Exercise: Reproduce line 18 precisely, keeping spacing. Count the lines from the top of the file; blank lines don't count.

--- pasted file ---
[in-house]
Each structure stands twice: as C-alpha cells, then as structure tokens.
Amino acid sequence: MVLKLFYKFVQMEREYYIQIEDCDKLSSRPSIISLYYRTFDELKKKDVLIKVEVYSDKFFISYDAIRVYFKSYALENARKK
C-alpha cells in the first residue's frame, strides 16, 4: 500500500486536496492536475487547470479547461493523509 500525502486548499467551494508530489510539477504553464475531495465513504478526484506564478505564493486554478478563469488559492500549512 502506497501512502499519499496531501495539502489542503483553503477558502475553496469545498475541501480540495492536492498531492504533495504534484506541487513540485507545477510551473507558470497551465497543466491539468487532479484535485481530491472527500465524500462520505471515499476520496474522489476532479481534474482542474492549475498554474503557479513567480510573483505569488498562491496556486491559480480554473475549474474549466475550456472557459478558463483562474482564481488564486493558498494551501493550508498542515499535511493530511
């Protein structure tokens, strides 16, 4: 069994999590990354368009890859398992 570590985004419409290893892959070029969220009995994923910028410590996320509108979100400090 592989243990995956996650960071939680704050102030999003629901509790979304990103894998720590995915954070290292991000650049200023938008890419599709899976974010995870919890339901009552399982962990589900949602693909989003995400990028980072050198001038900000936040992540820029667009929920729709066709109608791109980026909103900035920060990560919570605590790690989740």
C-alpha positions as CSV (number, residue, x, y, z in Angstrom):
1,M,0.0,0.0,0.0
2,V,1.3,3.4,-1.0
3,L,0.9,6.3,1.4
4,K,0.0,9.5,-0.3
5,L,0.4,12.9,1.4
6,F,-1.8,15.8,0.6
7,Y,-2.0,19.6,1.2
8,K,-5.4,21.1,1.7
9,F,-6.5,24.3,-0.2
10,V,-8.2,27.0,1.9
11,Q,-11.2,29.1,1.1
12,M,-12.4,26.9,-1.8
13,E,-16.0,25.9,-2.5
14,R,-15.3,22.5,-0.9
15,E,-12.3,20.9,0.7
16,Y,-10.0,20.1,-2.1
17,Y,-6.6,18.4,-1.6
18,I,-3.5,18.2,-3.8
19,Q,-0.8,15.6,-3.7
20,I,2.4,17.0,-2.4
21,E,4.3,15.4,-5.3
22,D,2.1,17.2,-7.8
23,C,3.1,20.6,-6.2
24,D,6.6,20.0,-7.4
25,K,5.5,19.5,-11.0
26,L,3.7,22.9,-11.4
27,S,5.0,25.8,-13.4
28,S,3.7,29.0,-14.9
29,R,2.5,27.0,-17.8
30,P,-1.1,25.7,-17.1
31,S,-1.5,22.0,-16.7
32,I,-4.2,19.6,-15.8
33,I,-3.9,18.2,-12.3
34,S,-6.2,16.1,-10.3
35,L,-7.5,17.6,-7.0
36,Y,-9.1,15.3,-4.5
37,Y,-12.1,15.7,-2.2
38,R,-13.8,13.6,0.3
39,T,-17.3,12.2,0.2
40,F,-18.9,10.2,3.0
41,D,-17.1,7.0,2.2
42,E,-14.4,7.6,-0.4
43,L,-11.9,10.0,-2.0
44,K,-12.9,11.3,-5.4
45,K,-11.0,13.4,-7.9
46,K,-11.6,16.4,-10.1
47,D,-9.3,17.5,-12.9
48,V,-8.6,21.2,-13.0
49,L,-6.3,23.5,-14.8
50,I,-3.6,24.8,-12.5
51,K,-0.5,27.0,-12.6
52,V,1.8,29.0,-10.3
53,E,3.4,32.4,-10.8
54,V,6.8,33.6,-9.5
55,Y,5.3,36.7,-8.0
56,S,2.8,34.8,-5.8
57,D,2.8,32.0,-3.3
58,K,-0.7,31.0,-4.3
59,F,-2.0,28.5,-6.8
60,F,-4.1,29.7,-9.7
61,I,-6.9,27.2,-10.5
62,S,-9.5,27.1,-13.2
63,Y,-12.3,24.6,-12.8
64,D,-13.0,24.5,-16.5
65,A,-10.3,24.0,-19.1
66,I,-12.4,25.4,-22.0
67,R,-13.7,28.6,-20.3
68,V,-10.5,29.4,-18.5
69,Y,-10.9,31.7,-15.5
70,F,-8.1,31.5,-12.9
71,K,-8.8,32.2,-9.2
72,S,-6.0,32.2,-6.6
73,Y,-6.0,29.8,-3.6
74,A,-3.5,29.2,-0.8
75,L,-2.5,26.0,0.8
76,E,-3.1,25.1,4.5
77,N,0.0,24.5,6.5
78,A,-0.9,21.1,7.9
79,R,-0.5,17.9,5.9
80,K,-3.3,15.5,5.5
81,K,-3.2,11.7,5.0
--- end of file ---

12,M,-12.4,26.9,-1.8